**** FIRST UK REVIEW ****
(4 / 5)
New blues releases seemingly have the power to bamboozle the fashionistas, the hip music critics, producers, managers and agents who make up the worlds of rock and pop, and the cutting edge business side.
In their world, they are excited by, and also demand a high level of genre-busting originality, both in terms of music and presentation.
In order for any new – and this is essential in their eyes, YOUNG act to get a look in and stand out from the competition. To sell to the teenagers and twenty somethings.
Blues works in reverse. Superficially, it would seem that the blues fans worship the unoriginal and the old. But, as the great Lightning Hopkins once said, “blues music is a medicinal form of music – it’s like ointment for a bee sting”.
The last thing you need when your heart has been broken, or you are going through tough times, is cutting edge, fashionable and dynamic, to remind you of the hole you are now in. You want non-threatening and accessible musical comfort and words of wisdom from a voice of experience. You lo want to feel like you are part of something.
So, in the music of blues, which still exists in its ever-popular and specialist bubble across the globe, well-worn song structures, musicianship that has a healthy dose of both tradition, and highly recognisable influences and lyrics that cover the same immortal personal situations, still thrive.
Also, tributes to the historic artists and the power of the music itself, and then artists provide a comforting, bonding and unifying musical language for the genre’s devoted audience.
With blues, unlike pop, age is no barrier to continuing success. The older and more mature you become – the attributes that seemingly can define blues ‘greatness’ – experience, tasteful restraint, emotional insight and texture just mature like a fine wine. Blues music is perhaps consoling for the late middle aged, and their party music of choice.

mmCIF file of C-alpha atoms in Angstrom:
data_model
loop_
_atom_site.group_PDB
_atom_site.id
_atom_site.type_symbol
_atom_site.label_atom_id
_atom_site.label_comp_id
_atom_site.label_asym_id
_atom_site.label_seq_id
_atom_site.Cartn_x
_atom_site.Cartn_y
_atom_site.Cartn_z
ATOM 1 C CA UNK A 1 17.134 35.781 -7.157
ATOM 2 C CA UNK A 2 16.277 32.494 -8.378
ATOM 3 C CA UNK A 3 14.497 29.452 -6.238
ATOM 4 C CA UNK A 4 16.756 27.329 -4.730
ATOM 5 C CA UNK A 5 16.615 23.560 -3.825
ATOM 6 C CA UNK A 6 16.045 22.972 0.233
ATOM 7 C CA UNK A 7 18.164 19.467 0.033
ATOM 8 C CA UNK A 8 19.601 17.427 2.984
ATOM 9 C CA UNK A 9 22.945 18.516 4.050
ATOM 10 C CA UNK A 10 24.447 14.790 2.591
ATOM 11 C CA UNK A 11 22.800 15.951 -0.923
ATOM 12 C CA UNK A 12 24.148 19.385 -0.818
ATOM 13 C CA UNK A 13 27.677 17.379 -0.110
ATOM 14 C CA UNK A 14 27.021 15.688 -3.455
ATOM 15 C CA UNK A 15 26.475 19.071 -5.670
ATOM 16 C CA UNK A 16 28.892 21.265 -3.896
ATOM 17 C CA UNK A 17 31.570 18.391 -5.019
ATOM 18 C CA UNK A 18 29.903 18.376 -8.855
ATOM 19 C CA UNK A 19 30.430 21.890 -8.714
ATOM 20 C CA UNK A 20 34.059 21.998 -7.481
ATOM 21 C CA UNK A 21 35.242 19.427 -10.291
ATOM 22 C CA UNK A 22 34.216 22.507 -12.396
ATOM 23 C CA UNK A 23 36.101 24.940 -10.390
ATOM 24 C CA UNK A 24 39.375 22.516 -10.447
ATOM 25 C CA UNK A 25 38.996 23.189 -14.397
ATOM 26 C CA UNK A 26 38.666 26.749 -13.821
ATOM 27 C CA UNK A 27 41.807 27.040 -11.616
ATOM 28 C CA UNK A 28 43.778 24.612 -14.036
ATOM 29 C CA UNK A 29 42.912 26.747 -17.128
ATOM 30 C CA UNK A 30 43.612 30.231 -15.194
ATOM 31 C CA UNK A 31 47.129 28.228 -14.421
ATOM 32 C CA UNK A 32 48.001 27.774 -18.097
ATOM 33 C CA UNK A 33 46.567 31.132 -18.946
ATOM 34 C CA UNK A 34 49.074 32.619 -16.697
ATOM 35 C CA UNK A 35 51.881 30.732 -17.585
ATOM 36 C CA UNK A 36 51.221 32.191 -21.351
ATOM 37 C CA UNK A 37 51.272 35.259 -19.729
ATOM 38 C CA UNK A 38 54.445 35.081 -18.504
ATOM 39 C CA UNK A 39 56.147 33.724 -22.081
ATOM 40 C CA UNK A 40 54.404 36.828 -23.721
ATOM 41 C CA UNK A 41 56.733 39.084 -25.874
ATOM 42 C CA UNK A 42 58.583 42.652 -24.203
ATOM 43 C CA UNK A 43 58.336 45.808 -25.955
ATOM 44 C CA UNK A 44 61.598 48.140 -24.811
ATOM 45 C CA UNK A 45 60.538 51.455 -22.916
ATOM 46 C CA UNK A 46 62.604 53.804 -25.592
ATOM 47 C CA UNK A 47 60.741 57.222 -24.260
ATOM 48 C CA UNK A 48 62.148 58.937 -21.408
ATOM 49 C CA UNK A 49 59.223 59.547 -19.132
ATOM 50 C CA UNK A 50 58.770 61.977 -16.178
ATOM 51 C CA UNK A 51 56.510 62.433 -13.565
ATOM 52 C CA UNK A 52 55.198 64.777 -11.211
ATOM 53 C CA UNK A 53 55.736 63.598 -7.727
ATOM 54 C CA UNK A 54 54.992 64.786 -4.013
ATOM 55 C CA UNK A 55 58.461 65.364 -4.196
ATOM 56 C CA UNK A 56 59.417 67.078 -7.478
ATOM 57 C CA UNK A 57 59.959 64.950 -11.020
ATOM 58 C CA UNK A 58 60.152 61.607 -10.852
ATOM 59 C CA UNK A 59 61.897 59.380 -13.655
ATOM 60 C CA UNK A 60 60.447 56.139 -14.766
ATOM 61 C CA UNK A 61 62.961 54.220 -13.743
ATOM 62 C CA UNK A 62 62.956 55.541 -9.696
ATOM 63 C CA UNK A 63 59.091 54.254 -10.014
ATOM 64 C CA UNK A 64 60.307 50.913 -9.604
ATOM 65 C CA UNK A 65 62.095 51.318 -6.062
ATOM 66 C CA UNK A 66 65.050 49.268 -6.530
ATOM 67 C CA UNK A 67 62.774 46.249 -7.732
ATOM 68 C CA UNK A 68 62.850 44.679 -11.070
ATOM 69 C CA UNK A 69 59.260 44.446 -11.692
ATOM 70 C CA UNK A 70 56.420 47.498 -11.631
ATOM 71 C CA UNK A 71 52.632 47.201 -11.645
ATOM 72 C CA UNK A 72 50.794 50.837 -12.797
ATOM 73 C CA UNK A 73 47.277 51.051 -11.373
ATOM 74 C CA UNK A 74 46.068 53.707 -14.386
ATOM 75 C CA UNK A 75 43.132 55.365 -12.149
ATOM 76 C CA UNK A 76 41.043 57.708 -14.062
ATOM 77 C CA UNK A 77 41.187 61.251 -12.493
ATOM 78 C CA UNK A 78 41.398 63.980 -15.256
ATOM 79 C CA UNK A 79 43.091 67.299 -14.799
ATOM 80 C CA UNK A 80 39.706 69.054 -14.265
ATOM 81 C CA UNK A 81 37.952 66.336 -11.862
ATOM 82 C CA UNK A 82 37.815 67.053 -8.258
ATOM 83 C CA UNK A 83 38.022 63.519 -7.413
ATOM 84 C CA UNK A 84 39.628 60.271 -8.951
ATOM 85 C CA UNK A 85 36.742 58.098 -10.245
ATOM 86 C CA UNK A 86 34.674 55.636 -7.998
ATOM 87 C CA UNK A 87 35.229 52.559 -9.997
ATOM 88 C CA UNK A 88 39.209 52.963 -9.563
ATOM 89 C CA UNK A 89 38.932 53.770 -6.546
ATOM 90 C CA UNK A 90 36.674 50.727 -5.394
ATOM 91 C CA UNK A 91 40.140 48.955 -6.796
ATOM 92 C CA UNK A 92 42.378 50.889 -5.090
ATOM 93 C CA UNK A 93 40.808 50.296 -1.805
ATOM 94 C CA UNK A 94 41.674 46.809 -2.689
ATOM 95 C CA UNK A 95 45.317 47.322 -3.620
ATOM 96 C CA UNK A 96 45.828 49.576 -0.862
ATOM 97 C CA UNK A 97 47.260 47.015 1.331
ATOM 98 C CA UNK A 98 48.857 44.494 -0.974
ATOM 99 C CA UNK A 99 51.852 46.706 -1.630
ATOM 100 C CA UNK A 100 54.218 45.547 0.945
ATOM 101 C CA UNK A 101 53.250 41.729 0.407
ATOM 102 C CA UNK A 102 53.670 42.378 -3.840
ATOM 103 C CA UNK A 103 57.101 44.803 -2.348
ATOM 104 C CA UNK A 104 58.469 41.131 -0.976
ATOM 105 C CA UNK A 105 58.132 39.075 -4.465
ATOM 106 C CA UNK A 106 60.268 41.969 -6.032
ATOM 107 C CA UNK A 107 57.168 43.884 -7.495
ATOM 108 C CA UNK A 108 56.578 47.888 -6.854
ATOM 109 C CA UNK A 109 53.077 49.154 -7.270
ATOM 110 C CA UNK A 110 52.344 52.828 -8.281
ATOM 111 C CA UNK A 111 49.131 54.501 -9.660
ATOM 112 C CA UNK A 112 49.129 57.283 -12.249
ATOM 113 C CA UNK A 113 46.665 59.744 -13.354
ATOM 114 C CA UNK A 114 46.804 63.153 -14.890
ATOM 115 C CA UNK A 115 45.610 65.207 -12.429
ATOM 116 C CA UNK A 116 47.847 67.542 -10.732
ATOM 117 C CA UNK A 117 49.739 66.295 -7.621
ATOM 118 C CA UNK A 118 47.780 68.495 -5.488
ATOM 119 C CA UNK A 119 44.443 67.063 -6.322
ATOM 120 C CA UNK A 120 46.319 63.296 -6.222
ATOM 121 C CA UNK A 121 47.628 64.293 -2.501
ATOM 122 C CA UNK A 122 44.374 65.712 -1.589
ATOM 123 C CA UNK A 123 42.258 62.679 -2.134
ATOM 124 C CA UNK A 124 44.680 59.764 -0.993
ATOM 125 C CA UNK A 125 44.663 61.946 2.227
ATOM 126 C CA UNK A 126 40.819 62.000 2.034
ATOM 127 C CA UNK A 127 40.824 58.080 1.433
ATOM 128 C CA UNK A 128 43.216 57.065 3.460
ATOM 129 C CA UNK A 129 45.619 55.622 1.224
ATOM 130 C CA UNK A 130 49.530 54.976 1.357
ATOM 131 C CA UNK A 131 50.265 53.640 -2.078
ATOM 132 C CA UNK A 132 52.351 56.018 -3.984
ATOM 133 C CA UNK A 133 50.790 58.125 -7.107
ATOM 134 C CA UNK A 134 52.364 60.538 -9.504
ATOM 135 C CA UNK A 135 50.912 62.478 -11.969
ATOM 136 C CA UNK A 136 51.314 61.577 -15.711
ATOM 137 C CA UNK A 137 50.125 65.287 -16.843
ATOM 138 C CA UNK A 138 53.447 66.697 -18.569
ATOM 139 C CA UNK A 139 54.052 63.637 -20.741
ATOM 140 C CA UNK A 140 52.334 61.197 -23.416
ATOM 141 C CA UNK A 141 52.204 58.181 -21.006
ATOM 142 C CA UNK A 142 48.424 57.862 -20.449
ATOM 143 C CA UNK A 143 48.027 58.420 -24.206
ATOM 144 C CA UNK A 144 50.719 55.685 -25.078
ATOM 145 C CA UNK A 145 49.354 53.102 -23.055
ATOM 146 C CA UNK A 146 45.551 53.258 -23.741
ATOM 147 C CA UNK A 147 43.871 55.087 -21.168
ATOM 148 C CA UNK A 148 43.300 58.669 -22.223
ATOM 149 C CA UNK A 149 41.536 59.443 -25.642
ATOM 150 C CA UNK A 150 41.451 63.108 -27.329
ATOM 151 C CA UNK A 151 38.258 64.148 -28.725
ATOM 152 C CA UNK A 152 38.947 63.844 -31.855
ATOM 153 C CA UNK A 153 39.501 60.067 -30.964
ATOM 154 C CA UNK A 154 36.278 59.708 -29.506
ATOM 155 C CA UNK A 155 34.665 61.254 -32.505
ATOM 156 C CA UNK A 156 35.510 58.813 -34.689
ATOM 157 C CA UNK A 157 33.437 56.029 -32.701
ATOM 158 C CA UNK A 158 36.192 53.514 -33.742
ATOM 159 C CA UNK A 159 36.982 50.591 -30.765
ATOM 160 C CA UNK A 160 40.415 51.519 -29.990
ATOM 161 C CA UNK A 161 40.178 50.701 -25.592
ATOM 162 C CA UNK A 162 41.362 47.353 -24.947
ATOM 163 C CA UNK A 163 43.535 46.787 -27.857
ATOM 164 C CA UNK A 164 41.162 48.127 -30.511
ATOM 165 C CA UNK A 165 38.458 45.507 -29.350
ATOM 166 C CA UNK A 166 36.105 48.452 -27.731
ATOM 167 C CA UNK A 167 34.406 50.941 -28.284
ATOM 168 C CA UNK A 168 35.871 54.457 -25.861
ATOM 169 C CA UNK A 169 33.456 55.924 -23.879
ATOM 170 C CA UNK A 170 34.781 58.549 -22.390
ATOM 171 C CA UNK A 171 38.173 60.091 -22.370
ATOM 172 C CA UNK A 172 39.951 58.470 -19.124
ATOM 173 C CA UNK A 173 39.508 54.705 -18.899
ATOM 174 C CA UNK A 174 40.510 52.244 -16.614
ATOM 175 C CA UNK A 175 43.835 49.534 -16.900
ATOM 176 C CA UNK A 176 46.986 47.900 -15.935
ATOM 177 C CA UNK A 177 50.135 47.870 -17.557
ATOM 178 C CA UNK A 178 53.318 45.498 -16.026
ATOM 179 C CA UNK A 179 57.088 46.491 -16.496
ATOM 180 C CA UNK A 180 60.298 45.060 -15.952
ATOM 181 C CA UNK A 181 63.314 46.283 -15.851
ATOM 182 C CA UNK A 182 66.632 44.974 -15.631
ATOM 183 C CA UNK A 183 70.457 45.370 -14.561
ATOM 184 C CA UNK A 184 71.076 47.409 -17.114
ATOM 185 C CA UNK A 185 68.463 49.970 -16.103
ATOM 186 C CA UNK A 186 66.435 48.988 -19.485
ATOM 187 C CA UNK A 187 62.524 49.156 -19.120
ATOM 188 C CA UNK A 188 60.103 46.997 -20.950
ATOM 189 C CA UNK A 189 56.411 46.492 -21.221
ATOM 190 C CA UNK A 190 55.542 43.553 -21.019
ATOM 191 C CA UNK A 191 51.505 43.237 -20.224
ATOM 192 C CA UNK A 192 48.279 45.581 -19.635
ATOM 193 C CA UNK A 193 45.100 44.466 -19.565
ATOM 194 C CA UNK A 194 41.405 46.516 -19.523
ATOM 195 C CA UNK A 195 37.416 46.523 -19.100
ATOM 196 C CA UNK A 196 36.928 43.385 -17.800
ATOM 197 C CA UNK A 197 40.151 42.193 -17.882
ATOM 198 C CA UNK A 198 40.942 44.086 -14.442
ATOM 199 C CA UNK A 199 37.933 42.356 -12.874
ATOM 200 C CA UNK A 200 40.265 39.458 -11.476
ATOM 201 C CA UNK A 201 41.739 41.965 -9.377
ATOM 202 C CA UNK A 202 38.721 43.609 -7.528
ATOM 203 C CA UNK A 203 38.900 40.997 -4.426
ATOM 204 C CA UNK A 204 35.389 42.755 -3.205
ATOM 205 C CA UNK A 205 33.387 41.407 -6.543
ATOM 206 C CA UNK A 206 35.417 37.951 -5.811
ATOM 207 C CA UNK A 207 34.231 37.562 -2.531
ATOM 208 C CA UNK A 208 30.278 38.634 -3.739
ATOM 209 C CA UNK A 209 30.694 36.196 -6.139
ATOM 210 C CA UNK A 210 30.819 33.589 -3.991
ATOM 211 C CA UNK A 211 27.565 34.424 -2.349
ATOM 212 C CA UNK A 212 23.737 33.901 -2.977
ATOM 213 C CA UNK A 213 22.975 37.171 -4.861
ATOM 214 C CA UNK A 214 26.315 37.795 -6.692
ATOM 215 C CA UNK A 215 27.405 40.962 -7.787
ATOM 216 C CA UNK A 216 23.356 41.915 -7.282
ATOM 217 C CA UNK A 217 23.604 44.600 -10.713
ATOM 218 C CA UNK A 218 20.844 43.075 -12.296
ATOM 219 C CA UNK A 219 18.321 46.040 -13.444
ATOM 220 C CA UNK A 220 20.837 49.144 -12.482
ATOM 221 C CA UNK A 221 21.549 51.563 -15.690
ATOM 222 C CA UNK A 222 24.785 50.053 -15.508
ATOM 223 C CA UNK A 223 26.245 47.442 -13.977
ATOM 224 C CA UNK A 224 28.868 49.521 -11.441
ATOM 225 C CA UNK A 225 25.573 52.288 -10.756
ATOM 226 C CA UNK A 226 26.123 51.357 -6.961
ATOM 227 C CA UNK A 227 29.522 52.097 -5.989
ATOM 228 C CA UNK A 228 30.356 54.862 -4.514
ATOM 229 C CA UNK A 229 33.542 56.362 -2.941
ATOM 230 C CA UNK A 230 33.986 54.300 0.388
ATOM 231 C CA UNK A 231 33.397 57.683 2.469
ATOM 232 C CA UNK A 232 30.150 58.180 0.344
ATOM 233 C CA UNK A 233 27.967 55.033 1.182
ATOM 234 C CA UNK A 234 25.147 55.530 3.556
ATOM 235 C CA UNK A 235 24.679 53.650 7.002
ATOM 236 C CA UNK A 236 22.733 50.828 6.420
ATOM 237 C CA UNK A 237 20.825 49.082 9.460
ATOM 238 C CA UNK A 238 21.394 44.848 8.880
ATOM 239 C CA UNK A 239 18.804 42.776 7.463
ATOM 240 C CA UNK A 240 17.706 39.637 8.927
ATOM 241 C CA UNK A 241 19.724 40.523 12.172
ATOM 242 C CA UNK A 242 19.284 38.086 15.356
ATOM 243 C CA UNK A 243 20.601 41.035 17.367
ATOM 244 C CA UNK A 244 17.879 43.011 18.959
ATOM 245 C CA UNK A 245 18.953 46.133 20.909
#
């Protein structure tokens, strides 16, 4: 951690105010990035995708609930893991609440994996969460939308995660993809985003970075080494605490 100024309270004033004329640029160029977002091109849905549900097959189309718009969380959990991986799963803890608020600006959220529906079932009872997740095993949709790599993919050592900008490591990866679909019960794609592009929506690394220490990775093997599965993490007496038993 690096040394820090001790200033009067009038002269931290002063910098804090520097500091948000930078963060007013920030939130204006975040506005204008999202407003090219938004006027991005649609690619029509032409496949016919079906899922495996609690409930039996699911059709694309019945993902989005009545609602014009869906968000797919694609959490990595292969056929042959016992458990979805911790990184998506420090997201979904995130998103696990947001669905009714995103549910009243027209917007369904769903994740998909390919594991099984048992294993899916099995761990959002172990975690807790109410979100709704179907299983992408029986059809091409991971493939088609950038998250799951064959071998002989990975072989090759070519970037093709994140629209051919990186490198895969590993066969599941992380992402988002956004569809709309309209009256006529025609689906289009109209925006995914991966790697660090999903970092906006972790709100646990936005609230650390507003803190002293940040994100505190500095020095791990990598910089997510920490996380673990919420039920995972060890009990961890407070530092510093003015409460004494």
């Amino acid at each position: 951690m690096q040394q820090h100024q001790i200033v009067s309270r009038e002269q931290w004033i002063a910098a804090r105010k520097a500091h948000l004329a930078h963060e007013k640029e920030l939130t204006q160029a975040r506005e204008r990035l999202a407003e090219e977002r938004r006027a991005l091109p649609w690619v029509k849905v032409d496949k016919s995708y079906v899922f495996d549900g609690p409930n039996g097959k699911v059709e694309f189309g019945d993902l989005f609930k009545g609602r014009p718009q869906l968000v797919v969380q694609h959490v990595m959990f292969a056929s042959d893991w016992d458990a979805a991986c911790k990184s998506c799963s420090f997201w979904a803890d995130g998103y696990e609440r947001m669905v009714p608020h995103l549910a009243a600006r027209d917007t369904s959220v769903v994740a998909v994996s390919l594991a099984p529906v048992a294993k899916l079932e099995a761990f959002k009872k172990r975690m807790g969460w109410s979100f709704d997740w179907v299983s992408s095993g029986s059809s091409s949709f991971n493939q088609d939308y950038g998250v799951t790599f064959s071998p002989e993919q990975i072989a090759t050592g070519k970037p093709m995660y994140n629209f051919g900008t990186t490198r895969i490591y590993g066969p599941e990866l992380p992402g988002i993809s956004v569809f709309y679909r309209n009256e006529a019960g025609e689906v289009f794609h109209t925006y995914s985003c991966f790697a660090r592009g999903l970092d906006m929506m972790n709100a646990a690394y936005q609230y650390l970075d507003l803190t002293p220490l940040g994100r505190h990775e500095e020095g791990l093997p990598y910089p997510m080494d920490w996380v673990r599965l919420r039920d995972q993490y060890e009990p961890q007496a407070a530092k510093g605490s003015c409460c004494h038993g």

This is of course, baffling to outsiders, whose ears may only hear only cliche, repetition and not much to separate each act from one another. But it is of course, this sea of non-threatening similarity that makes the blues effective in what it does.
Radiohead might have sung, “No alarms and no surprises please”, in a defiant rallying cry against a terrifying middling, “Middle England”, but for the blues world that same line could be used as the title of a positive and useful instruction manual for a new emerging artist in the genre.
While outsiders might yawn when a youngish new artist throws his or her hat into the ring to announce their arrival on the scene, with a selection of songs and a production concept that might seem like it is “nothing new”, to the unconverted, probably from a blues fan’s perspective, we might actually be looking at something to get excited about.
Now 32-years-old, ancient for the pop world, but still very young for blues, Costa Rican blues artist Jose Ramirez has for the last couple of years, been punching his way step by step into the international blues consciousness, through a mixture of determination, hard work and business strategy.
When the North American blues agents didn’t immediately take him on, he organised his own impressive North American tour. He then took part in the 2020 International Blues Challenge, and in the finals in Memphis in January this year, he came second out of 230 bands and beating seven others in the final, representing Washington D.C.
Arlington, Virginia-based Jose and his band were due to perform an extensive 2020 European tour until the global Coronavirus stopped those plans. All while organising his debut album, “Here I Come”, on his own label – with an array of blues talent to back him up. Last year he released an EP, “The UK Sessions” recorded in Essex while on tour. It mainly stayed under the radar.